Review: Marvel’s Guardians of the Galaxy – The Telltale Series (PS4)

Review: Marvel's Guardians of the Galaxy - The Telltale Series (PS4)


  • PlayStation 4
  • Xbox One
  • PC, Mac
  • iOS, Android

Format/Hardware Used:

  • PSN Download
  • PS4
  • HDTV


  • DualShock 4 Required (1)
  • Move None
Title: Marvel’s Guardians of the Galaxy – The Telltale Series
Format: Blu-ray Disc / PSN (TBD)
Release Dates:

Publisher: Telltale Games
Developer: Telltale Games
Original MSRP:

ESRB Rating: T
PEGI: 16
A copy of this game was provided by the publisher for review purposes.
PS Nation Review Policy

Telltale at this point is a machine. They continue to roll out high profile properties to varying degrees of success and show no signs of stopping anytime soon. Their latest adaptation comes from The Guardians of the Galaxy which is nicely timed to coincide with the sequel film releasing on May 5th.

It’s not surprising at this point to know that the writing continues to be solid and the gameplay mechanics are for the most part what we’ve come to expect from Telltale.

Episode 1: Tangled Up in Blue

Episode 2: Under Pressure

Episode 3: More Than a Feeling

Episode 4: Who Needs You

Episode 5: Don't Stop Believin'

The game looks pretty good. Telltale has a set style that this falls in line with. The presentation does not have the appearance of a comic book like The Walking Dead or Batman. There are no hard lines to mimic the style of comics, instead the game takes a more clean and straightforward approach.

The art appears to take a bit from the movies and comics together to comprise the art style, though I think at this point the comics have taken inspiration from the movies so it’s hard to differentiate the two. For the most part I like the designs of the characters, but I have issues with Rocket Raccoon and Groot.

Because Telltale Games has never been great at facial animation it causes these two characters to suffer the most. Something about these two in particular looks kind of stiff and plastic when they move and speak. It’s a small gripe that over time I’m sure I can get used to but it’s hard to separate them from their movie counterparts that are far more capable of showing emotions.

Unfortunately there are still technical issues that always seem to pop up with Telltale games. There’s some hitching that takes place when characters are interacting. Nothing too egregious, but it’s definitely noticeable.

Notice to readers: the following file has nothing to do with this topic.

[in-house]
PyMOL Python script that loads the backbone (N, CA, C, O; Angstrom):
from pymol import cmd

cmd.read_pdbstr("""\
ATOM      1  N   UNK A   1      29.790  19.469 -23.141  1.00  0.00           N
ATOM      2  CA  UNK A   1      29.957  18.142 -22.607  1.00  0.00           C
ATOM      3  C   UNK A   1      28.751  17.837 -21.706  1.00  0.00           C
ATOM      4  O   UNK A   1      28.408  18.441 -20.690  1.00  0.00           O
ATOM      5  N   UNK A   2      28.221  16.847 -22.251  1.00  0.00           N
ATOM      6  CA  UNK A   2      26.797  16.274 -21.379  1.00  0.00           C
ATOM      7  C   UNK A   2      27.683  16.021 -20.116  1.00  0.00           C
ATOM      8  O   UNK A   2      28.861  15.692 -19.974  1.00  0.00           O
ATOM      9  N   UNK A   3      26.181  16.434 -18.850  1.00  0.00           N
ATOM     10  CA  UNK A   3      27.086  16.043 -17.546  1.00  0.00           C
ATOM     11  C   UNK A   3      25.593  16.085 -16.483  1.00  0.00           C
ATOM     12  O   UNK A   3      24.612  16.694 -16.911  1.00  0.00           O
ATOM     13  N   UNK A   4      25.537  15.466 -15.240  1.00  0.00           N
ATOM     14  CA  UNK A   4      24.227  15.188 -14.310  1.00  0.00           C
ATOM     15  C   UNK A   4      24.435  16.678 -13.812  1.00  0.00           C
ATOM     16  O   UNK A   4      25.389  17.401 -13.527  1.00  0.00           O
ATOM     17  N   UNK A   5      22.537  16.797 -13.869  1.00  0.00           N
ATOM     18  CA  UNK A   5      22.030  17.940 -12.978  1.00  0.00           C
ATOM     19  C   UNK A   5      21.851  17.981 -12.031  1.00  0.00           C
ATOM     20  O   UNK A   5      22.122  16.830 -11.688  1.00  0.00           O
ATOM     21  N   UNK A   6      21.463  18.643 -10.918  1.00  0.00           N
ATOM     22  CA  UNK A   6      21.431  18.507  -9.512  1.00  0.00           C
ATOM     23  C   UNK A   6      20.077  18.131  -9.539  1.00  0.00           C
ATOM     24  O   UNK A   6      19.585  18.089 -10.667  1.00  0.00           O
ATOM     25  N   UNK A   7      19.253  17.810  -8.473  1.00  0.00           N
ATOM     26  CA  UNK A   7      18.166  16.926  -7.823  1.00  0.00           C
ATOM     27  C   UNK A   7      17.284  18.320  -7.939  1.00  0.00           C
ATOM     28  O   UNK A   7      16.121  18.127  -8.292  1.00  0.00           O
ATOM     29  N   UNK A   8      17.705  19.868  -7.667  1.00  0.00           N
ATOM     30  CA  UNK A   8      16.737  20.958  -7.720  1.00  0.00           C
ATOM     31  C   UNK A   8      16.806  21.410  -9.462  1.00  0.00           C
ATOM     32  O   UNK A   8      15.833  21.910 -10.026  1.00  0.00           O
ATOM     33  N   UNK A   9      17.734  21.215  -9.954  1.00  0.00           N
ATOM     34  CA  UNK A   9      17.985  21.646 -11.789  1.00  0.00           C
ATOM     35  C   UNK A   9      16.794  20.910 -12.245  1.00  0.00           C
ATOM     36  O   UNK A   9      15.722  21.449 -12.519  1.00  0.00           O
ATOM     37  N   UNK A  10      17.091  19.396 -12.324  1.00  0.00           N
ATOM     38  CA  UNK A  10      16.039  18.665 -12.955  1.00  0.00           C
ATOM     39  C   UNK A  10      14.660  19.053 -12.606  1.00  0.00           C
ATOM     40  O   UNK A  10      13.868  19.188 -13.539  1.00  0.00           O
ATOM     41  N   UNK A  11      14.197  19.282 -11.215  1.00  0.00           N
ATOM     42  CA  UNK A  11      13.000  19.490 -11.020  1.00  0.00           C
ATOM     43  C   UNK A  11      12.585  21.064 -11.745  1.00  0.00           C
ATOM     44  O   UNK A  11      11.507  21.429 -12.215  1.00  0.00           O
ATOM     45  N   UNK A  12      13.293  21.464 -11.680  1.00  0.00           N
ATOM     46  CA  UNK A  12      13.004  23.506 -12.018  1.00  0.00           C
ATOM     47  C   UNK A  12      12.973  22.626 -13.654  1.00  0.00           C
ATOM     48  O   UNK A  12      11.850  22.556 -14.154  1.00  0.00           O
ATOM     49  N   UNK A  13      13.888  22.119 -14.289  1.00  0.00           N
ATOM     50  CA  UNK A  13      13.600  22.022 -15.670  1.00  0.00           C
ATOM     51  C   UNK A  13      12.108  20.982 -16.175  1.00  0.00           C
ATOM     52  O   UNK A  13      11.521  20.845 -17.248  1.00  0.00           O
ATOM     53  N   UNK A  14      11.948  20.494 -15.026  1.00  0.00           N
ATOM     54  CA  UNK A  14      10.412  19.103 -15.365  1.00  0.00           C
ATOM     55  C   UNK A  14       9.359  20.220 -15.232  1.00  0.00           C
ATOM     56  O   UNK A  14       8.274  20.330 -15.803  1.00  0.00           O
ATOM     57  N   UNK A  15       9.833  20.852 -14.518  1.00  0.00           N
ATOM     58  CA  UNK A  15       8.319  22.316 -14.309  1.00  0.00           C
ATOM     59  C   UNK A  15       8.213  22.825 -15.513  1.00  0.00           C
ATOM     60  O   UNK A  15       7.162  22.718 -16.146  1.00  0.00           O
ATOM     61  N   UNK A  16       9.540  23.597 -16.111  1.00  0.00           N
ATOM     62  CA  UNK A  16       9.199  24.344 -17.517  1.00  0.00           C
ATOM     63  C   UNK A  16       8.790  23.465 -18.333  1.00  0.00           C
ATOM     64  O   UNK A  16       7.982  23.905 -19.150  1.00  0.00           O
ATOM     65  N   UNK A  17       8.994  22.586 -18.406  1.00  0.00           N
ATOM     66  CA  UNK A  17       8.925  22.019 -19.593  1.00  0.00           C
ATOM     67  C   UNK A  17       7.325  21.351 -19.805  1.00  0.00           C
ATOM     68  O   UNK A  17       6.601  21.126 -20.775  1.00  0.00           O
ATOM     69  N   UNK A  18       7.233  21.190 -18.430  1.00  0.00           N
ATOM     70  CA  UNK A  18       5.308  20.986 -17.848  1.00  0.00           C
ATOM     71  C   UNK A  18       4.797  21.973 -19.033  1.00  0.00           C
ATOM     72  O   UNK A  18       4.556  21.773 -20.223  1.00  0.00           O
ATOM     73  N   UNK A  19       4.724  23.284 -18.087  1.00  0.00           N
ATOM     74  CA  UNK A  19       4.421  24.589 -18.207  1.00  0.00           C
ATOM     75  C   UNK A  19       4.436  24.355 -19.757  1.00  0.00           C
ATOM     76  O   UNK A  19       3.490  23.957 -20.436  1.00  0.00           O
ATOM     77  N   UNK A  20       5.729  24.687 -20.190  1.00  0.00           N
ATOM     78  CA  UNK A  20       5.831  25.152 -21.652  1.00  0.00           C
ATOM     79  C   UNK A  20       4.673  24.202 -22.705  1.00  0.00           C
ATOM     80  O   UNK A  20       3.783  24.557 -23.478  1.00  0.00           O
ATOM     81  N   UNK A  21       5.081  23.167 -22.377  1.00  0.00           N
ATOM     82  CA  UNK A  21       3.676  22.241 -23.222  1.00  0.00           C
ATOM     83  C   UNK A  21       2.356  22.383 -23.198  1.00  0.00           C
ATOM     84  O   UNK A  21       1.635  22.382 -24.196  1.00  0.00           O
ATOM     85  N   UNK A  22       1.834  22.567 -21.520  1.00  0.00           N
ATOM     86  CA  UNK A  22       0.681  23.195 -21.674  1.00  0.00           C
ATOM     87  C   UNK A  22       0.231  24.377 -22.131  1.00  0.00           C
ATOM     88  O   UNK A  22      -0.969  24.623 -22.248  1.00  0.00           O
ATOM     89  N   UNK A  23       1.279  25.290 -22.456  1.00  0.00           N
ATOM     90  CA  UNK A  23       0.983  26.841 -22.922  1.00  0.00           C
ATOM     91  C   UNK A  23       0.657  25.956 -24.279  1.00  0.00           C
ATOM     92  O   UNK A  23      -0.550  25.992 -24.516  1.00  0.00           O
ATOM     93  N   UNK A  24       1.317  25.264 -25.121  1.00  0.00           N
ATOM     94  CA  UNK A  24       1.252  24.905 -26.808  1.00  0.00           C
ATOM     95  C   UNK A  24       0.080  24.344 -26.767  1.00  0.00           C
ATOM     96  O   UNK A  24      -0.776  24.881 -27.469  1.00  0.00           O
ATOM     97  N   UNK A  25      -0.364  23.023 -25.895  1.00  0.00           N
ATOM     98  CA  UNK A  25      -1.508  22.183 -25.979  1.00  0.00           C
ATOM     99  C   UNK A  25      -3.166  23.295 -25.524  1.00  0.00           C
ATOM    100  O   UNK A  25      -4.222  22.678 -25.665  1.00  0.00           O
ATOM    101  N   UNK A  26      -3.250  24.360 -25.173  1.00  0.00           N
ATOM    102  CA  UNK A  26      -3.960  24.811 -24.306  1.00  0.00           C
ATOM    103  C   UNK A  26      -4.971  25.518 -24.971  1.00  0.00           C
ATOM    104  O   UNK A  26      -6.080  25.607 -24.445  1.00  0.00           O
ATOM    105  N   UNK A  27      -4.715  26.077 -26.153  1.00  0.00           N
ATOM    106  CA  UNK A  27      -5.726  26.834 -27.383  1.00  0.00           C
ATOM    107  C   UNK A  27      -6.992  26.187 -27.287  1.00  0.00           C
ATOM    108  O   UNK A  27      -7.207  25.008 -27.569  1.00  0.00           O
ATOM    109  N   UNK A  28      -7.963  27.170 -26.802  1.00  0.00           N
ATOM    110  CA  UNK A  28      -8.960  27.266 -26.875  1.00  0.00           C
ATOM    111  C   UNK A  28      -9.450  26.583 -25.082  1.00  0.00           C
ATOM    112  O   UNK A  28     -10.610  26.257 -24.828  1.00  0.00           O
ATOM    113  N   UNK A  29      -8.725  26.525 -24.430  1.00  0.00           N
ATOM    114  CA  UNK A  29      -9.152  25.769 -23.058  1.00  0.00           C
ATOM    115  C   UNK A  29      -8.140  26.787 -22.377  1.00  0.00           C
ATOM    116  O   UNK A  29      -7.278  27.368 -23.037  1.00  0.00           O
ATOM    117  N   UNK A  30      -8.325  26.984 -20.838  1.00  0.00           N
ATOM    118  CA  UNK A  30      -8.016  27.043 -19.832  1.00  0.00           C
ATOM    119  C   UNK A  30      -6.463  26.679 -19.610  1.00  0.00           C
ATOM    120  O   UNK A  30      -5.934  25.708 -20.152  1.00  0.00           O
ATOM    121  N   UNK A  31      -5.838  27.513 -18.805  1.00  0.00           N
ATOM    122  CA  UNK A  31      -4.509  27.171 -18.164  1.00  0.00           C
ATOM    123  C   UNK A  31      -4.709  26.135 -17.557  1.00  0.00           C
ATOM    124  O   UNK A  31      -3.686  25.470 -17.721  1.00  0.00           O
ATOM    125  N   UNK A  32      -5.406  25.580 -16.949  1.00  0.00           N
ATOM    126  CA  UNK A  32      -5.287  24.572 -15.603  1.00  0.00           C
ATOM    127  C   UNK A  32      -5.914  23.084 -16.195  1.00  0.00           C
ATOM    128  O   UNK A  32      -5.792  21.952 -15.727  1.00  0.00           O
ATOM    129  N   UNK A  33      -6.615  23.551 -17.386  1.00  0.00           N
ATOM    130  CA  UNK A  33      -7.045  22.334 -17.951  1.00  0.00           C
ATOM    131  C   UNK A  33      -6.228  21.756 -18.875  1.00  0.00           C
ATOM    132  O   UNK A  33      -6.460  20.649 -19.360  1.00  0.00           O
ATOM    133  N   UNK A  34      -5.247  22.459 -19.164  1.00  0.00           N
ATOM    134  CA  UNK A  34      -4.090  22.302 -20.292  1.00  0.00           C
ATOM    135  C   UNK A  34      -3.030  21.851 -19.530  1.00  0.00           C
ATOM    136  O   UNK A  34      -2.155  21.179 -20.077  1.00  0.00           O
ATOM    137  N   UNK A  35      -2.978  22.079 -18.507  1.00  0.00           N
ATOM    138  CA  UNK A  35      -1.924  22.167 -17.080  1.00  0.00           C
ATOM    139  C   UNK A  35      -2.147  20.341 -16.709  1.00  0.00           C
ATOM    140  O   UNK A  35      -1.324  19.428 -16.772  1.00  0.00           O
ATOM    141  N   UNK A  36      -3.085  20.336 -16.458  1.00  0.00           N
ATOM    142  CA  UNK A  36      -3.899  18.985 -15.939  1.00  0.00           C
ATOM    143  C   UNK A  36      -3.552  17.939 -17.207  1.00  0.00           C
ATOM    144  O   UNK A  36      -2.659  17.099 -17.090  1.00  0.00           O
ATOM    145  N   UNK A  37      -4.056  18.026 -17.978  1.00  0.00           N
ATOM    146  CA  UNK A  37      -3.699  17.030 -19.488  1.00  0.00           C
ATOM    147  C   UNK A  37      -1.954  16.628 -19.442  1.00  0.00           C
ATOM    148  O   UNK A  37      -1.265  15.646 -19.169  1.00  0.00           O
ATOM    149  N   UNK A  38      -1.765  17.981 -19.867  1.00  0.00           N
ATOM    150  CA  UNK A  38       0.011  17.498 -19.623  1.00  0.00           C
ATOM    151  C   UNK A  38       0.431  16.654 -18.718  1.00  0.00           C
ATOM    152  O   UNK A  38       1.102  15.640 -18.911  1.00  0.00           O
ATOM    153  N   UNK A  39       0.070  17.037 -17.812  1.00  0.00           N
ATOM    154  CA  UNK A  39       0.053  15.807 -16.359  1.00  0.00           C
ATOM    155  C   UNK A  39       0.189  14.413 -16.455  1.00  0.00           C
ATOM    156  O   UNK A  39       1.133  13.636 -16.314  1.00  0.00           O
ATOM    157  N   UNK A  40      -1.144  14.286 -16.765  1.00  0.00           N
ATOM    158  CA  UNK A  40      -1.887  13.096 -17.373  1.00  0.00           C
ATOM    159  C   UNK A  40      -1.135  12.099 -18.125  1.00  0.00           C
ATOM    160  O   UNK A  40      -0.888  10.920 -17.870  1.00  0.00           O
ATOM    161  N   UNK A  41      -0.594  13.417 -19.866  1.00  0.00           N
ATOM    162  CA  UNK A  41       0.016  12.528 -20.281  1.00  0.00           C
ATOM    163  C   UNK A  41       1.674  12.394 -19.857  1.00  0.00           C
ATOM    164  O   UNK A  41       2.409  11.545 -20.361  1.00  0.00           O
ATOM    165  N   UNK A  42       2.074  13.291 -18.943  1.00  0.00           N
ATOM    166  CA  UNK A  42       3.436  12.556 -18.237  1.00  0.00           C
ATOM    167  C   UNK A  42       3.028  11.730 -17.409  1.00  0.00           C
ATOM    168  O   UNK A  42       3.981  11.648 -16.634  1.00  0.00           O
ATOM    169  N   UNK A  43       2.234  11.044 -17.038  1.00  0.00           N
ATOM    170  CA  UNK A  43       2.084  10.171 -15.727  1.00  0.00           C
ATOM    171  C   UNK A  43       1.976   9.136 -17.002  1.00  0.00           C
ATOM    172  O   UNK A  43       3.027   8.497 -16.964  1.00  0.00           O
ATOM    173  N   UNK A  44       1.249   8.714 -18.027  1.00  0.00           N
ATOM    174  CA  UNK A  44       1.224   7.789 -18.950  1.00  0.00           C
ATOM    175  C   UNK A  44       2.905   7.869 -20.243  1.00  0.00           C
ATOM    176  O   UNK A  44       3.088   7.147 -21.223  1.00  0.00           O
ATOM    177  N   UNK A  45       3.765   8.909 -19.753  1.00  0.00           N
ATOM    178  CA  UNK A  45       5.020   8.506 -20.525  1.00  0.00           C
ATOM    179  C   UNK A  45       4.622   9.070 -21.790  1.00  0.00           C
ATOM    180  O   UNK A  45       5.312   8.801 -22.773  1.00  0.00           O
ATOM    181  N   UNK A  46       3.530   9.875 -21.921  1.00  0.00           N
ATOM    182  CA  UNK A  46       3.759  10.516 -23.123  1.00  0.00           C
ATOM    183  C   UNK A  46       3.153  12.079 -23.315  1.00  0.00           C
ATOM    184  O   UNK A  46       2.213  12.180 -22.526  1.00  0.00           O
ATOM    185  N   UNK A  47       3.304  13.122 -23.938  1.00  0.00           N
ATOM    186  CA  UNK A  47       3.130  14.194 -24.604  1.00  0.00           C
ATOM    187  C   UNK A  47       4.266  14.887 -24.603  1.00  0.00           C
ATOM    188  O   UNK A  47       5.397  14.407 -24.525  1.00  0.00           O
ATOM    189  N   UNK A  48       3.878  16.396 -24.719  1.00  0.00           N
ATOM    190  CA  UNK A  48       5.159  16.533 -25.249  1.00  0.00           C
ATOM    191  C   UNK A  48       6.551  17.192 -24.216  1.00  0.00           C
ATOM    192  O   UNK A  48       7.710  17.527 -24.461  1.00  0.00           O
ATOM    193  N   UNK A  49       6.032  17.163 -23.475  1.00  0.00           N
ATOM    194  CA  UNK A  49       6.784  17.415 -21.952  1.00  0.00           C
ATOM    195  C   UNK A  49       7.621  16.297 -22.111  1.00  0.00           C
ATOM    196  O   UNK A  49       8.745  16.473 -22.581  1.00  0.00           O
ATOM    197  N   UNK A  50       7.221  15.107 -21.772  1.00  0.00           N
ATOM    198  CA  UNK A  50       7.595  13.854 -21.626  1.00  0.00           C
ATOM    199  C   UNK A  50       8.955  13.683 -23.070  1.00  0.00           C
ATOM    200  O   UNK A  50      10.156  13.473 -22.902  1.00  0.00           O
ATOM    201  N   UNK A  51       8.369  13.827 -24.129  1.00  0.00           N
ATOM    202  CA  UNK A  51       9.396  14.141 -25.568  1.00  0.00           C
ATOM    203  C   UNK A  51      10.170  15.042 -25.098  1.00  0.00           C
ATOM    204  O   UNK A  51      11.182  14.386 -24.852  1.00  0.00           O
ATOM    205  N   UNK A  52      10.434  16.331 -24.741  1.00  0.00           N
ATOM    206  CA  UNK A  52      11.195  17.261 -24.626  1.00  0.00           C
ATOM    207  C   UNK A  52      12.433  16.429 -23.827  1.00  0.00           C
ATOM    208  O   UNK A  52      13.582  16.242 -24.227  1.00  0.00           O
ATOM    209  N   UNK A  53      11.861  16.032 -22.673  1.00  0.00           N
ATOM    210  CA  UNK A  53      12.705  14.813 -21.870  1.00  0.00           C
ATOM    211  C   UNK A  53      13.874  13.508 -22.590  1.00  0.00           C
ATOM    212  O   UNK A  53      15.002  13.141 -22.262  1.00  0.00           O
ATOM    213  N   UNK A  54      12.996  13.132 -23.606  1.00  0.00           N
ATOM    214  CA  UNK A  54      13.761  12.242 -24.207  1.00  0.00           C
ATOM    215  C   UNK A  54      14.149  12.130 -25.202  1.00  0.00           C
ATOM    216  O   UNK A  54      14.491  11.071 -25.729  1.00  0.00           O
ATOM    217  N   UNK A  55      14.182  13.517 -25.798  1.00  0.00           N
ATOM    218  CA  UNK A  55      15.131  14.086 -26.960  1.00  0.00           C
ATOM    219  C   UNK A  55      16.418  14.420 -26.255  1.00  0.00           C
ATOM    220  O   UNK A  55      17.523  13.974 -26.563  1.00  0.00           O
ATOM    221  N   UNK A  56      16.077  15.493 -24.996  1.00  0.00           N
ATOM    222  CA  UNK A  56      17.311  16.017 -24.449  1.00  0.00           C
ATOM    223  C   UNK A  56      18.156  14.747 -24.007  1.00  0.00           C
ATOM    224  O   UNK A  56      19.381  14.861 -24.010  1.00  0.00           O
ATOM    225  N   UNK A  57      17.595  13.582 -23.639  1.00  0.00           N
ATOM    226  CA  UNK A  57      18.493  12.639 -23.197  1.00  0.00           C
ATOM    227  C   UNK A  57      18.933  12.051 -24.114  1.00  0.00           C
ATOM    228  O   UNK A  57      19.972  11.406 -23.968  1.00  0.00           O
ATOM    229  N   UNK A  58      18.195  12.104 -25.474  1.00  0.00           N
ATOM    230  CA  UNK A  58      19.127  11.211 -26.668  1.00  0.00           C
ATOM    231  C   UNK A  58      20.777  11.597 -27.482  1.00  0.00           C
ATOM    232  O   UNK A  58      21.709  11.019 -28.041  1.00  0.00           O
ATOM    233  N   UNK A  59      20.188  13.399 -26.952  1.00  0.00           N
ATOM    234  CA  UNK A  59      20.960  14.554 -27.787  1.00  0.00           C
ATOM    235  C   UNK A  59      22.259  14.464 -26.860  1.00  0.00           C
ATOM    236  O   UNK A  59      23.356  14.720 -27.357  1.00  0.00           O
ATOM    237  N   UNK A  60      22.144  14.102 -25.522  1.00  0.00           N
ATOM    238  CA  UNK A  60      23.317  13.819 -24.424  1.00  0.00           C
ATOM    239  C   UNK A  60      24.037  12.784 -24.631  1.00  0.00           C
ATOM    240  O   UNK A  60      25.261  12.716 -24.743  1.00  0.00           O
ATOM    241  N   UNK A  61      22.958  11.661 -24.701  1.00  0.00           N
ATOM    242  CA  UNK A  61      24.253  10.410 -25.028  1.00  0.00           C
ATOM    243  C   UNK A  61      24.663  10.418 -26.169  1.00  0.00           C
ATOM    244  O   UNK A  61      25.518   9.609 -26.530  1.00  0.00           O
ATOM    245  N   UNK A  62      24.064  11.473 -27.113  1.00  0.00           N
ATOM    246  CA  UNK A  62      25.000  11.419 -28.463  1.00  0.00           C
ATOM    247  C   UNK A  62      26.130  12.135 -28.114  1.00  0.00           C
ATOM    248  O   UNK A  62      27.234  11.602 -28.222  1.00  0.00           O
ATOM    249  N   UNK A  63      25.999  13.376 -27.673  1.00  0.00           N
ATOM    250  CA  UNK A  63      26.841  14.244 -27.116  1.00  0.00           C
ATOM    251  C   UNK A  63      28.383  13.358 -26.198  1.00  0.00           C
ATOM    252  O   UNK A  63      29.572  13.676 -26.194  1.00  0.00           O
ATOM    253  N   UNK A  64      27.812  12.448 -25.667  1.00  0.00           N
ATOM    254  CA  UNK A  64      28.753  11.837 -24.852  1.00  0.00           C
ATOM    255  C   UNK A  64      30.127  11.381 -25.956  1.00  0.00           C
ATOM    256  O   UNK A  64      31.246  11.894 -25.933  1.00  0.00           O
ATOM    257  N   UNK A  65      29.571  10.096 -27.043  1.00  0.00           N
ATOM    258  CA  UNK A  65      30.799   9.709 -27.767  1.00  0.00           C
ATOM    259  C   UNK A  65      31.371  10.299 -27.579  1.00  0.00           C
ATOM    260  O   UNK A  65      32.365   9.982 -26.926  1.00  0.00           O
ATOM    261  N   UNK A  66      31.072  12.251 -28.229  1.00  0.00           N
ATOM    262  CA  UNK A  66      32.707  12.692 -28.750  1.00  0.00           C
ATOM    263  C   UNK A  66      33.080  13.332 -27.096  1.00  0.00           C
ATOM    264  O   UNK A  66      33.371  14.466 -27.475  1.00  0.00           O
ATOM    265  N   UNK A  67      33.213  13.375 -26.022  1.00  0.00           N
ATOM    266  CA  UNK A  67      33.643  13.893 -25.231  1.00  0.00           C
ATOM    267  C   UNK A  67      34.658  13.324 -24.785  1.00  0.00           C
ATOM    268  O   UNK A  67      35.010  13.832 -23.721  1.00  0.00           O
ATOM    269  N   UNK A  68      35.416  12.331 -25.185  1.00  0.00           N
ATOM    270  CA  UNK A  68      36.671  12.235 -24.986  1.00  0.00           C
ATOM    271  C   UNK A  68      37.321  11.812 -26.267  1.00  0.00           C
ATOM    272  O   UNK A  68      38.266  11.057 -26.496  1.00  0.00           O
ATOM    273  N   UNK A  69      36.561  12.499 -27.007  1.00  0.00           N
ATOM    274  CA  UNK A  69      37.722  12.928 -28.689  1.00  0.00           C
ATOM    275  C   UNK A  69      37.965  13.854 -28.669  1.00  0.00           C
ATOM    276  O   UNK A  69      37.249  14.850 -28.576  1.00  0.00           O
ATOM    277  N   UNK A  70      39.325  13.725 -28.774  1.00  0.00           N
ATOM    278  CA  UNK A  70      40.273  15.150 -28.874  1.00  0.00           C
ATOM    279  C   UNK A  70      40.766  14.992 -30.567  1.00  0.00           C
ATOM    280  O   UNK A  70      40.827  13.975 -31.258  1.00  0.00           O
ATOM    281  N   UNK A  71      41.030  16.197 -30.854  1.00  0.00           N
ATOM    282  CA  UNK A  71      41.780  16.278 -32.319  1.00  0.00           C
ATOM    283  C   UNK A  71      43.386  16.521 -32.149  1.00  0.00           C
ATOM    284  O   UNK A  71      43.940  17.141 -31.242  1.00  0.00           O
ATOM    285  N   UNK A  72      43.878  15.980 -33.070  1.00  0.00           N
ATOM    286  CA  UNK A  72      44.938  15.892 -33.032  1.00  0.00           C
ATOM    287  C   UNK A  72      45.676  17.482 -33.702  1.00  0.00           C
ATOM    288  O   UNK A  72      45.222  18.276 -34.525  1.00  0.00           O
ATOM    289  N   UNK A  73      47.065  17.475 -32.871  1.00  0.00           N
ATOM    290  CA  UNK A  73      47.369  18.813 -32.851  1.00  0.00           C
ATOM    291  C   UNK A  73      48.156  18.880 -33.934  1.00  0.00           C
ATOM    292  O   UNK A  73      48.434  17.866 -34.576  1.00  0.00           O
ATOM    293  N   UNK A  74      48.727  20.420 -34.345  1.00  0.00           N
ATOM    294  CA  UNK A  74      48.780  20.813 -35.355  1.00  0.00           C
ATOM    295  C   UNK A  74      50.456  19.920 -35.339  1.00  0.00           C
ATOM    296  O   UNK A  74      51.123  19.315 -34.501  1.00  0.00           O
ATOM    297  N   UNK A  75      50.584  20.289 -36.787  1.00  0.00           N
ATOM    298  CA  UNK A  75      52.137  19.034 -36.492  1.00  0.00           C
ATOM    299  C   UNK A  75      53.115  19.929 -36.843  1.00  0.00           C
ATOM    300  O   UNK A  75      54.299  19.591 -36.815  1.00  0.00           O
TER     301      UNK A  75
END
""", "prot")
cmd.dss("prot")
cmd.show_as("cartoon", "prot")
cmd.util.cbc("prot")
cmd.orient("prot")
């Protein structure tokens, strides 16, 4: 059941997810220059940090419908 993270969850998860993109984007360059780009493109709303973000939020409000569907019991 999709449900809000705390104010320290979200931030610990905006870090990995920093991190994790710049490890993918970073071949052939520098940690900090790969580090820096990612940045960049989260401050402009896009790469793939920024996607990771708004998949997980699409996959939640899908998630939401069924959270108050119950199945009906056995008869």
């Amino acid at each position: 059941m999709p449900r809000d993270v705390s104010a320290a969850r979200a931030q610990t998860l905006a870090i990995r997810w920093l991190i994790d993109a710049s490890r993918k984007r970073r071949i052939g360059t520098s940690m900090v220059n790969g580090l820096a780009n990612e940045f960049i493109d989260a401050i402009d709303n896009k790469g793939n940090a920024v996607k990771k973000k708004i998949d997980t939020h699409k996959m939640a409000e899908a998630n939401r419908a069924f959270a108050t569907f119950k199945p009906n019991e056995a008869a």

If there’s one thing the movies have established about The Guardians of the Galaxy it’s that they must have an awesome soundtrack and Telltale have succeeded on this front. Episode One features songs from Electric Light Orchestra and other great bands from the 1970’s and 1980’s. The songs all fit the style established by the movies and I didn’t come across a single one I didn’t like.

The voice actors for the core group of main characters are great. Most notably, Nolan North as Rocket Racoon is an excellent choice. Telltale did a great job acquiring voice actors that were not cast to mimic the movie actors and instead that best fit their version of the characters.

First seen in Batman – The Telltale Series, Crowd Play returns. This is where multiple people can vote on each choice made in the game. It’s restricted to local multiplayer only because it requires people to be able to vote on decisions quickly and doing so over the internet would have too many issues with delay and lag. I haven’t tried it personally because I don’t like playing games like these with other people, but it is available for those that do enjoy that type of experience.

Telltale is able to capture the heart of the Guardians of the Galaxy and continue their run of successfully applying their formula to another licensed property. The writing is able to explore the idea of family using the various relationships on the team and the decisions I made felt like they had an impact on those relationships.

The story is rushed towards the end which takes some of the wind out of it, but the development team has been able to wrap it up with a nice bow and hint at the future of the franchise.

The gameplay mechanics aren’t breaking new ground and if you have a preset bias against the Telltale style of games this won’t change your mind. With that said, fans of the The Guardians of the Galaxy, both the films and comics, should be happy to play as them in this format.


* All screenshots used in this review were taken directly from the game using the Share functionality on the PlayStation 4.



Written by Michael Cwick

Michael Cwick

Just a nerd from the Windy City. I’m actually really bad at describing myself because I get all self-critical and self-conscious. Follow me on Twitter, @The1stMJC, to see my borderline insane rants on tv shows and other non important subjects. If I’m not tweeting I’m probably just watching Buffy or Firefly for the millionth time.

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